MATRIXSYNTH: Interactive Light Dimension Beam 1990's Black SN 293

Dave Smith Instruments
EBAY: US | UK | AU

Thursday, March 30, 2017

Interactive Light Dimension Beam 1990's Black SN 293


via this auction

Here's an interesting bit of controller history not featured on the site before now.

"Before Roland acquired the technology and re-branded it "D-Beam", Interactive Light released the far more advanced Dimension Beam. Completely programmable and can be setup up to send any midi controller messages you desire within the beam field on an X/Y access. It comes with the original power supply, manual and a bracket to connect the unit to a mic stand. The unit is in excellent condition and perfect working order. There is some minor scuffing on the bottom of the unit. This unit has MIDI in/out as well as various foot controller connections. Serial #293.

The Dimension Beam is a small, stand-alone unit, with a screw-in connection on the rear for mounting. An accessory pack includes a solid base-plate that lifts the unit about 30cm from the ground, and another adapter is available to mount the system directly onto a mic stand, but in practice any basic camera tripod will suffice. From the top panel, the unit generates an invisible light-field -- the 'Beam' -- and any movement that occurs within this field triggers a MIDI output which can then be sent to a sequencer or keyboard.

A wide range of messages can be programmed, including controller information, as well as standard note data. MIDI settings are accessed via four directional buttons on the front panel, and viewed in a single-line LCD. The buttons, together with an additional foot-pedal, also determine the shape of the Beam, and switch through the range of patches and presets. A Mode LED indicates the current state of the unit; an infra-red sensor and transmitter take care of the physical interface, calculating current movement and positional data. MIDI In and Out/Thru sockets are on the side of the unit, and power is supplied via an external adapter. Usefully, the MIDI input automatically merges any incoming data and streams it to the Out/Thru socket, so it's possible to connect the device in line with your existing master keyboard, without the need for an extra MIDI sequencer input.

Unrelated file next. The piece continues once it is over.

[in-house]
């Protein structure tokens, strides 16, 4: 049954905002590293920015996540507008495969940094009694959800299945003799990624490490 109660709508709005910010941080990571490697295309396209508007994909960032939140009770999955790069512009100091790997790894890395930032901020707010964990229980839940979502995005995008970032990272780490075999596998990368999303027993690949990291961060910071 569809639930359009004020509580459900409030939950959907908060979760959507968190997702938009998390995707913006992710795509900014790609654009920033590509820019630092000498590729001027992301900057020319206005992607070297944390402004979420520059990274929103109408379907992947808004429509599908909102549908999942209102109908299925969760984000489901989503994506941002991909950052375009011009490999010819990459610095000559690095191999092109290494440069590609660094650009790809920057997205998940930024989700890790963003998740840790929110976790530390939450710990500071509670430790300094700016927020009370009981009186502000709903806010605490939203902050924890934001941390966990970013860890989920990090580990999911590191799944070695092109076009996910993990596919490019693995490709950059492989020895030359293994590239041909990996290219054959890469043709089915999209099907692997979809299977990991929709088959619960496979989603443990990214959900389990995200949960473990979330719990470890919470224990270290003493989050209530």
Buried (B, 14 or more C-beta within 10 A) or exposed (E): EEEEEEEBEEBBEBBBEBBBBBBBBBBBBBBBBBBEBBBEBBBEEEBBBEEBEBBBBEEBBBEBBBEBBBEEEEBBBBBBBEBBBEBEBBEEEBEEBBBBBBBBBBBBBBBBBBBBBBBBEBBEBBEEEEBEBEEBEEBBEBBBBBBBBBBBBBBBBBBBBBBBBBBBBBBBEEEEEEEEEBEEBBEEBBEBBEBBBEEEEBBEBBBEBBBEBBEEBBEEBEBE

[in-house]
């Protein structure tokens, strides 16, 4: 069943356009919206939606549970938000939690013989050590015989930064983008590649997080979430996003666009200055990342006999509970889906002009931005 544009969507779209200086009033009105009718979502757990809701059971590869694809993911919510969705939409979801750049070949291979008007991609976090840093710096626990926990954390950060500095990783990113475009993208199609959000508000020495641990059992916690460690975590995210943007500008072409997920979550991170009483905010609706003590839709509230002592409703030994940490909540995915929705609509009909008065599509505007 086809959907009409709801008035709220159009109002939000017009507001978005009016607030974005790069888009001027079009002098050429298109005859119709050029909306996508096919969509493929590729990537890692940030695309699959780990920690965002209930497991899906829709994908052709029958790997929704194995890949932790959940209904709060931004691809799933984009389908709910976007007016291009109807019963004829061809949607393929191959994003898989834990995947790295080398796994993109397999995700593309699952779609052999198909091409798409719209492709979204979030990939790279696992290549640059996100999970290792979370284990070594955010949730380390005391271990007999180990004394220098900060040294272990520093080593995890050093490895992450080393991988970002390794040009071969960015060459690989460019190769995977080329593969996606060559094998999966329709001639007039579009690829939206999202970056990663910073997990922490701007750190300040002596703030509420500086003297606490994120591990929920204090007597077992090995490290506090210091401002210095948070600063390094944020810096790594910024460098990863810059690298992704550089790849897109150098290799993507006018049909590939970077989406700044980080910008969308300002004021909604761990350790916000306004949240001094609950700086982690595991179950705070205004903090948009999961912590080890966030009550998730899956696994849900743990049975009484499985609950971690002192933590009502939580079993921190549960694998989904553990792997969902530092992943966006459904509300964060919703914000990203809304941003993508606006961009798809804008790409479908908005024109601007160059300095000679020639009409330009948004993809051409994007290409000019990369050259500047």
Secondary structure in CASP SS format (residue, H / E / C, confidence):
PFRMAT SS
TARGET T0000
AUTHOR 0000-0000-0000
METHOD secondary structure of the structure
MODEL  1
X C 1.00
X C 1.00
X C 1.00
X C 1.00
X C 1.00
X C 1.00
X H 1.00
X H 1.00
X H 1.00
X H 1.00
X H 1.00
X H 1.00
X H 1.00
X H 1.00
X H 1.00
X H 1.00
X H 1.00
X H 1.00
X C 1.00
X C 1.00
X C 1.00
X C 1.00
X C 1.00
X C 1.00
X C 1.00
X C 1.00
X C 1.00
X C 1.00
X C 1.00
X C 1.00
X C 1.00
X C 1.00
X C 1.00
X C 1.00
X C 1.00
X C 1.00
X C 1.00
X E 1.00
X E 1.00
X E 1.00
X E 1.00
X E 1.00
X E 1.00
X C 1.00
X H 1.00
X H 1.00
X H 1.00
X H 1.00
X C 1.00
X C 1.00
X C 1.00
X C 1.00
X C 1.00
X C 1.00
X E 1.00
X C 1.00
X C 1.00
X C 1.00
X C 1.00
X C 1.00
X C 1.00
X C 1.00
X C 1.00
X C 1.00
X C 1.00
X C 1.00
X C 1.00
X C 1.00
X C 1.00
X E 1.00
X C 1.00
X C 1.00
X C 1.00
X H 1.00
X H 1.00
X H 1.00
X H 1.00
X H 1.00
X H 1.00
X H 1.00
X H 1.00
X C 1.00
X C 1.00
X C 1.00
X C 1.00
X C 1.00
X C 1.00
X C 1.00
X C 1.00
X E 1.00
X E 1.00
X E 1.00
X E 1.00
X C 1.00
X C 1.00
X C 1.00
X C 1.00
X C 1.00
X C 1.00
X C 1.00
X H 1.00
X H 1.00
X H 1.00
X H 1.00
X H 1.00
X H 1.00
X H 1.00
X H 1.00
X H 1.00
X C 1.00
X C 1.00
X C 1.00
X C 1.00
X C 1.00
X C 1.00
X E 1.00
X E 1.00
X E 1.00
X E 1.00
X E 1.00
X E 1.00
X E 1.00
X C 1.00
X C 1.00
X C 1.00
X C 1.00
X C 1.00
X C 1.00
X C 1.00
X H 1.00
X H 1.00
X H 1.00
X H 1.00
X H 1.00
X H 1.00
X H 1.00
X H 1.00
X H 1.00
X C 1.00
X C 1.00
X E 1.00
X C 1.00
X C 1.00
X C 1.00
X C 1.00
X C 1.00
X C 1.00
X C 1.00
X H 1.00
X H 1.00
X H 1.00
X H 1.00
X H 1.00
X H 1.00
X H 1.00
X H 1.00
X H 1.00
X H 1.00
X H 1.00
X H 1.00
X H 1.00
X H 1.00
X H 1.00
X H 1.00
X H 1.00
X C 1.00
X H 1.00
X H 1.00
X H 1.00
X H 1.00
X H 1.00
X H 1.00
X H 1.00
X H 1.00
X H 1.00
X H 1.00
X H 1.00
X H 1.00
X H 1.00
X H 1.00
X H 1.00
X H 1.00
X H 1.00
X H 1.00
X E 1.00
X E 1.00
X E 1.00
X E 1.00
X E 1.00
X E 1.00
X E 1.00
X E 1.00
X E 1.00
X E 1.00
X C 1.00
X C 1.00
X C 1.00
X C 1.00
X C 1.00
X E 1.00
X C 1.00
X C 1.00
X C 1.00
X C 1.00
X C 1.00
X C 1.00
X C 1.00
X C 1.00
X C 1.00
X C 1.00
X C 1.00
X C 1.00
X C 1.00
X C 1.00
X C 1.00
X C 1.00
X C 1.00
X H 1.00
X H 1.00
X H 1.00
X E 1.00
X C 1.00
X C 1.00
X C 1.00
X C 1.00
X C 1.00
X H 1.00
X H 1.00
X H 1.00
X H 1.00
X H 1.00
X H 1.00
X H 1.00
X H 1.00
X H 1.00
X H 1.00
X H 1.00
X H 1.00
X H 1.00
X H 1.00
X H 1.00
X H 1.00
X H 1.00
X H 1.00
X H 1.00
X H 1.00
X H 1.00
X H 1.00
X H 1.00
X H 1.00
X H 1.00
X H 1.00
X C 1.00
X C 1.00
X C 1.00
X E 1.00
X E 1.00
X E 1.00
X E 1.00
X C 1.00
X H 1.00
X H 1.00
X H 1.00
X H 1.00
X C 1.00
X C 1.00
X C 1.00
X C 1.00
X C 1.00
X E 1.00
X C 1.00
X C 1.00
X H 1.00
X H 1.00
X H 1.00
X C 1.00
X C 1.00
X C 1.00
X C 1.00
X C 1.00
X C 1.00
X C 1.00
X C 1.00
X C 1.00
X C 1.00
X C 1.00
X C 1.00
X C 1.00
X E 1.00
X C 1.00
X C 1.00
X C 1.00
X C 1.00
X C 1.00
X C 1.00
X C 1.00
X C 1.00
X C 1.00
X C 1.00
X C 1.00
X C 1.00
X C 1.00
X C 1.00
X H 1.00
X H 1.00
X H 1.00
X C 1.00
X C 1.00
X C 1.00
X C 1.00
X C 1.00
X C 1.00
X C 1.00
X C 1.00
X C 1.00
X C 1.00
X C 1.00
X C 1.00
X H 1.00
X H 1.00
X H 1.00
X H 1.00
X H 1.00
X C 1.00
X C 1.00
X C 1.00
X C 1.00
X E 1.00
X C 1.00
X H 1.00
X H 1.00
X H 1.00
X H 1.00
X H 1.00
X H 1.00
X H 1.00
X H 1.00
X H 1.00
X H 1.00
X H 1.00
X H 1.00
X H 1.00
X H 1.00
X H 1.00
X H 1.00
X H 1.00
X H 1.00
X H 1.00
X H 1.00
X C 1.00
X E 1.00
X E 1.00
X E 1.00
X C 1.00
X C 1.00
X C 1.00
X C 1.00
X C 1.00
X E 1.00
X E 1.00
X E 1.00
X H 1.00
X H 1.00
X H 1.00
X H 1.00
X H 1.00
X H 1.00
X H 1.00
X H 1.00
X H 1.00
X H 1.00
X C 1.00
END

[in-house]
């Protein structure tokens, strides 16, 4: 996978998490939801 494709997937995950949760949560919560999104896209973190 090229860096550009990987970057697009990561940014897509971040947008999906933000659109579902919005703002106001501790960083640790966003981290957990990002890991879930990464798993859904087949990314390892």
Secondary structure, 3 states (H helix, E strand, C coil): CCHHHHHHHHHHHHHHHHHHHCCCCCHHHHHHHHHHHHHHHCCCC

'The Dimension Beam triggers individual notes a great deal faster than is possible when you're playing a keyboard or MIDI guitar, and some crazy effects can be generated as a result.'

The Dimension Beam is supplied with six basic preset patches, each of which may be edited and saved back to one of six further user-defined memories. Each patch can be set to produce either continuous controller information, or scales of MIDI notes, or a combination of both in which a note is triggered as soon as any initial movement occurs, and further movement produces the control change. A separate MIDI channel and program number can also be defined for each memory, with the program sent as soon as a new patch is selected.

Scale mode streams out note data, and can be configured to default to a wide range of preset scales, ranging from simple chromatic and major through to more obscure settings such as Neapolitan minor and Mixolydian. Selecting a scale appropriate to a given song makes soloing using the Dimension Beam a great deal easier, as the output notes are limited to those that work in harmony with the current key. Controller mode works best when the unit is connected directly in line with a master keyboard, and the beam is used to modify sounds played directly from it. Chords can be played on the keyboard, and the resulting MIDI data pitch-bent or faded according to hand or body movement within the beam.

Adding a foot-pedal further enhances the live capability of the unit, with two different 'Freeze' modes available, as well as a movement-based memory restore. Clicking the pedal freezes the current MIDI note until the pedal is clicked again, or until the beam is manipulated at the same position again. Clicking the pedal from the main menu divides the beam into 12 different sections, each representing a memory preset; moving through the beam then steps through the presets until you select one by clicking the pedal again."

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